Colour: pale gold. Nose: it’s surprisingly close to some refill matured mid-90s examples in some ways with these big notes of soft green fruits mixed with waxes, seawater, olive oil and camphor. Extremely pure, rather medical, punchy and very coastal. Pristine distillate! With water: just exquisitely chiselled, powerful, pure and saline. Raw petrol soaked into sheep wool, hessian, paraffin, ink and still a few glimmers of green and yellow fruits - although they lean more towards the exotic now. Mouth: wow! Petrol mixed with seawater and lemon juice and then smoked. Some particularly saline cured meats, serrano ham etc, and also mint julep, iodine, citronella wax, tar, very grassy olive oil and many sharp, very precise medicines and embrocations. Fermenting honey, aged mead and sandalwood, some dried seaweed flakes in ramen broth and pure, briny pickling juices. Amazing! With water: stunning! Immensely dense in texture, thick, fat, gloopy waxes, salted heather honey, lemon oil, tar, vapour rubs and herbal cough syrups. Majestic! Finish: wonderfully long and full of this particular saline honey quality, beach pebbles, chalk, peat, waxes, medicines and herbs. Comments: We don’t know these vintages as well as their 60s siblings I think, but it seems these early 70s ones, while different, can be no less stunning. This one was just devastating in its power, focus and depth of concentration. Quite simply, some of the greatest distillate ever made.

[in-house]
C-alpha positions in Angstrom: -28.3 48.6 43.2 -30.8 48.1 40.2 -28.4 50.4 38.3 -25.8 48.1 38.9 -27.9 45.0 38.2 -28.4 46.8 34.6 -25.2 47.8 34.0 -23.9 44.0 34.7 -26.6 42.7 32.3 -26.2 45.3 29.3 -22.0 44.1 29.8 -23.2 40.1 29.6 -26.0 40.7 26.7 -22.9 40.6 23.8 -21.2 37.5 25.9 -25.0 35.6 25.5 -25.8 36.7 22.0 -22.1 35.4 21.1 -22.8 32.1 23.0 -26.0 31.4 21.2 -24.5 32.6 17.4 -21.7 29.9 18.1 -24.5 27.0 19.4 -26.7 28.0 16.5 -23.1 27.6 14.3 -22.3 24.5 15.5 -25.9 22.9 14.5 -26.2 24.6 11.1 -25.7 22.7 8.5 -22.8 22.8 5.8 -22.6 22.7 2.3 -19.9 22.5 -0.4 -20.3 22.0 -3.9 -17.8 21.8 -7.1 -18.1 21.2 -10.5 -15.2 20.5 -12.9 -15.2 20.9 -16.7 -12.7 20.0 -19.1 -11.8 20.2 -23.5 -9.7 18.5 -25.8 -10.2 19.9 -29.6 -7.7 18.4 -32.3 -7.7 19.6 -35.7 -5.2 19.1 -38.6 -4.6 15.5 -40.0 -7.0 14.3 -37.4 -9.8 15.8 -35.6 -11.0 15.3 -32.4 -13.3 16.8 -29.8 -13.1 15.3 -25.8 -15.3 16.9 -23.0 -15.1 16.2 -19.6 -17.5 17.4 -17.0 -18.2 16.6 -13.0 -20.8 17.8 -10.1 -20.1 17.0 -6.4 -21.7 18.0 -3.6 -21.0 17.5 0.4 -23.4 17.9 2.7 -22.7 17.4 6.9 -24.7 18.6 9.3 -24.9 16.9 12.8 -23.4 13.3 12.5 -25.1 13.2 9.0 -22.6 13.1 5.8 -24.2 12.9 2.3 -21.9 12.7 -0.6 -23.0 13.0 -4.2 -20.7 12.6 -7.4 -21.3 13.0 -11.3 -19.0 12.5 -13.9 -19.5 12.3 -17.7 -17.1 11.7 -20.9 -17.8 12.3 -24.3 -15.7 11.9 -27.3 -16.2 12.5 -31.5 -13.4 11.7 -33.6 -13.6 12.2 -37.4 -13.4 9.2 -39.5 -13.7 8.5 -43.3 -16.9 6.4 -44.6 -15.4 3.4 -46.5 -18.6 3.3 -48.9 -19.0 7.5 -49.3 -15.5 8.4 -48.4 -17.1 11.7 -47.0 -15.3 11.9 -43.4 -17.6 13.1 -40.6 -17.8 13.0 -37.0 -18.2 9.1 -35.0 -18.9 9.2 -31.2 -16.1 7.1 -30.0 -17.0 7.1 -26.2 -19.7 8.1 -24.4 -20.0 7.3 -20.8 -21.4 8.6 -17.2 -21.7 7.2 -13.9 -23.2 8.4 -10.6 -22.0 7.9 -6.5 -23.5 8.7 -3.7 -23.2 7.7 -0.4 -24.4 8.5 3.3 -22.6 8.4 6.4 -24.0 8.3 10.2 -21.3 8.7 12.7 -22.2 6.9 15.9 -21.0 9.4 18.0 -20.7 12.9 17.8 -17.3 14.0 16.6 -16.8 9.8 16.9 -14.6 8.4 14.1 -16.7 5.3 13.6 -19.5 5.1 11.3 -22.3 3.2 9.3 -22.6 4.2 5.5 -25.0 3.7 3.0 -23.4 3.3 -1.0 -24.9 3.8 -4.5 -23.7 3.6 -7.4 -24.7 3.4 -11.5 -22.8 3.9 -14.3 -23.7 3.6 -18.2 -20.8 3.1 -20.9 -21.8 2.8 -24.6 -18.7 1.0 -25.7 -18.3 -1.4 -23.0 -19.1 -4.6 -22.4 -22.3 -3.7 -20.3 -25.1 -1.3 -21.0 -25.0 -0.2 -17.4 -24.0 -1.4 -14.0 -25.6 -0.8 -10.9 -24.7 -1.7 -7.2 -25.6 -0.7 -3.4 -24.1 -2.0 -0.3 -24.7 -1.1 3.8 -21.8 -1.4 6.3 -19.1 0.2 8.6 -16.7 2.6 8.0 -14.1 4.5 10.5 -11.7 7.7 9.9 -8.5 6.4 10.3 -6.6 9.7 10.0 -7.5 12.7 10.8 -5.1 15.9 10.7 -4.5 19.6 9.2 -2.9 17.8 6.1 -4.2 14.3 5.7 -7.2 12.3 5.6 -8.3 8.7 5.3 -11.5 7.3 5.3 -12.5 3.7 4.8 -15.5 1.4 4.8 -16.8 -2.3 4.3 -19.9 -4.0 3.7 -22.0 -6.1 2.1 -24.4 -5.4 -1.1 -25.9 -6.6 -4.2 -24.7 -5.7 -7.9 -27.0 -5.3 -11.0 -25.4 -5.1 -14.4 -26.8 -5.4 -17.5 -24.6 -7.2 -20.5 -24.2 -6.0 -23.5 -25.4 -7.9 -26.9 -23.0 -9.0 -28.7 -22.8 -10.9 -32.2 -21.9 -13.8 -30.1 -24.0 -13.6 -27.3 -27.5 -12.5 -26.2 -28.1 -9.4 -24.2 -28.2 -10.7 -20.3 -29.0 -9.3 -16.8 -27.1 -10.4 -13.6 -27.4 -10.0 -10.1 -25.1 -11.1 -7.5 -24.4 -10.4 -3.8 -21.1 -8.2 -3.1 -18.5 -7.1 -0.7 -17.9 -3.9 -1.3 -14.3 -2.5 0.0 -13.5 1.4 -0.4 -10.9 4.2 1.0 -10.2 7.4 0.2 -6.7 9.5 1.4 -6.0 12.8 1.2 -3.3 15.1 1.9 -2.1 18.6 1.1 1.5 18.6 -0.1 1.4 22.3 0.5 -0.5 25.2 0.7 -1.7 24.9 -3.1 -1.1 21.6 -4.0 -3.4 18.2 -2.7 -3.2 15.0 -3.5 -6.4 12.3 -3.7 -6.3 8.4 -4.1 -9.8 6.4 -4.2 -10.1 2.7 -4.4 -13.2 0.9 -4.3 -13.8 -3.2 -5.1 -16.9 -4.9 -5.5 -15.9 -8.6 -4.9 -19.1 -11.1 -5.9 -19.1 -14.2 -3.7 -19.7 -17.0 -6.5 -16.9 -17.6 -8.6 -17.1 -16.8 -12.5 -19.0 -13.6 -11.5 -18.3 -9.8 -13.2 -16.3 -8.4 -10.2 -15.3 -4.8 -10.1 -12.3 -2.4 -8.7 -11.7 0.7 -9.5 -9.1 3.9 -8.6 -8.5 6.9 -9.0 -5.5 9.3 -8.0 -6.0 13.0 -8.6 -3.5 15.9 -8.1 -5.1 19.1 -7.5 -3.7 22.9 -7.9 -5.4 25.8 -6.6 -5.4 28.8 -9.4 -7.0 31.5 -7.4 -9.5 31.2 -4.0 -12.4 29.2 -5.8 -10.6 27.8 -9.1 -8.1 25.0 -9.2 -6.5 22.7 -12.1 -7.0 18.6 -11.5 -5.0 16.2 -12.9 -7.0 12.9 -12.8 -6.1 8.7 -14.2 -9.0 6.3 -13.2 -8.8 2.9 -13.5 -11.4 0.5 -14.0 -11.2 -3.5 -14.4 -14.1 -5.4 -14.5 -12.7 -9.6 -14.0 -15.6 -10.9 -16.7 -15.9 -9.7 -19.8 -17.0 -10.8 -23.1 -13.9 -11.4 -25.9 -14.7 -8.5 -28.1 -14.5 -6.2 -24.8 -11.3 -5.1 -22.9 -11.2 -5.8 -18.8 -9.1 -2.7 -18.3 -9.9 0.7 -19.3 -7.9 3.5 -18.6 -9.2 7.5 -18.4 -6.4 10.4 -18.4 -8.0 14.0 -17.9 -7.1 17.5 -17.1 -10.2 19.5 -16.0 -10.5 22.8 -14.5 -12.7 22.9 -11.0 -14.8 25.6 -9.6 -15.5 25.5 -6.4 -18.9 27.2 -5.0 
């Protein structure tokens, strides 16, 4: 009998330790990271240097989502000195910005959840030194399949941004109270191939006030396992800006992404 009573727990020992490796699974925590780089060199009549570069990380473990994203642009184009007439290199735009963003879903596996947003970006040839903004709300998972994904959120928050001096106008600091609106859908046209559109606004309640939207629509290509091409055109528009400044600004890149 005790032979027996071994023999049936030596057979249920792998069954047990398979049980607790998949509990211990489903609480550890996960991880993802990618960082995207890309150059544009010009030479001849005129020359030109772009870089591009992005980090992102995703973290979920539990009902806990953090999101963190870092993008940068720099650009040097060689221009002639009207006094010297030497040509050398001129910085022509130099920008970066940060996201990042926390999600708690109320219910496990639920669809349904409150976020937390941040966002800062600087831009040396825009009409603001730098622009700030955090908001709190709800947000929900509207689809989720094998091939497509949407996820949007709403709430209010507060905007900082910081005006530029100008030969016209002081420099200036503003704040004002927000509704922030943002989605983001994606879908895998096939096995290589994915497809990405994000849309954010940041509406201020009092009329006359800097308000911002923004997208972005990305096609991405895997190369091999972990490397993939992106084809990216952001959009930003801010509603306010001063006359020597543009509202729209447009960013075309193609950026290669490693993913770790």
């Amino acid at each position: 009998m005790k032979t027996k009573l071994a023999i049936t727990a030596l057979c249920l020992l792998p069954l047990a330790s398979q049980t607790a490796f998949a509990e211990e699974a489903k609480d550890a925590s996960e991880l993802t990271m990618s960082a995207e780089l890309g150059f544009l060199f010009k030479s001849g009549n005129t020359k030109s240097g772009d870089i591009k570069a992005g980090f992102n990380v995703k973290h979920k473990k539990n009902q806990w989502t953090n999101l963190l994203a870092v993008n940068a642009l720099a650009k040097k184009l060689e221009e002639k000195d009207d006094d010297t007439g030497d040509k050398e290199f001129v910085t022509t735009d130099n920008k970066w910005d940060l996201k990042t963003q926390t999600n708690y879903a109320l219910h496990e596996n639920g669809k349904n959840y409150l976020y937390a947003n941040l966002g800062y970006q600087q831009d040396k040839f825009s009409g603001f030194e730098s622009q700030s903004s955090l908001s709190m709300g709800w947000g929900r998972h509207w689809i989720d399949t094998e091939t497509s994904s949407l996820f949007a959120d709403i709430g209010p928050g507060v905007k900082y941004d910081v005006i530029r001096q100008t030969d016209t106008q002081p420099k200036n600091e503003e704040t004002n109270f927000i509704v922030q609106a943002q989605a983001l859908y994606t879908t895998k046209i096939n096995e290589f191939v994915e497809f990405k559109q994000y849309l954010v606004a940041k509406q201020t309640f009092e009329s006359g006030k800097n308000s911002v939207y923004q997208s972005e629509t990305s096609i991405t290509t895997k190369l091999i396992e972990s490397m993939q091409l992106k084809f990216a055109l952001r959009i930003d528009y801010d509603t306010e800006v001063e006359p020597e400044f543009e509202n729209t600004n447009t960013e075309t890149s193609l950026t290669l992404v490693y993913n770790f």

SGP: 464 - 94 points.

 

 

 

Okay, let’s strike back once more (with the energy of despair, I don’t think I’ll ever manage to catch up anyway…)

 

Springbank 33 yo 1967/2000 (50.9%, Blackadder, hogshead, cask #1562, 220 bottles)

Springbank 33 yo 1967/2000 (50.9%, Blackadder, hogshead, cask #1562, 220 bottles) Five stars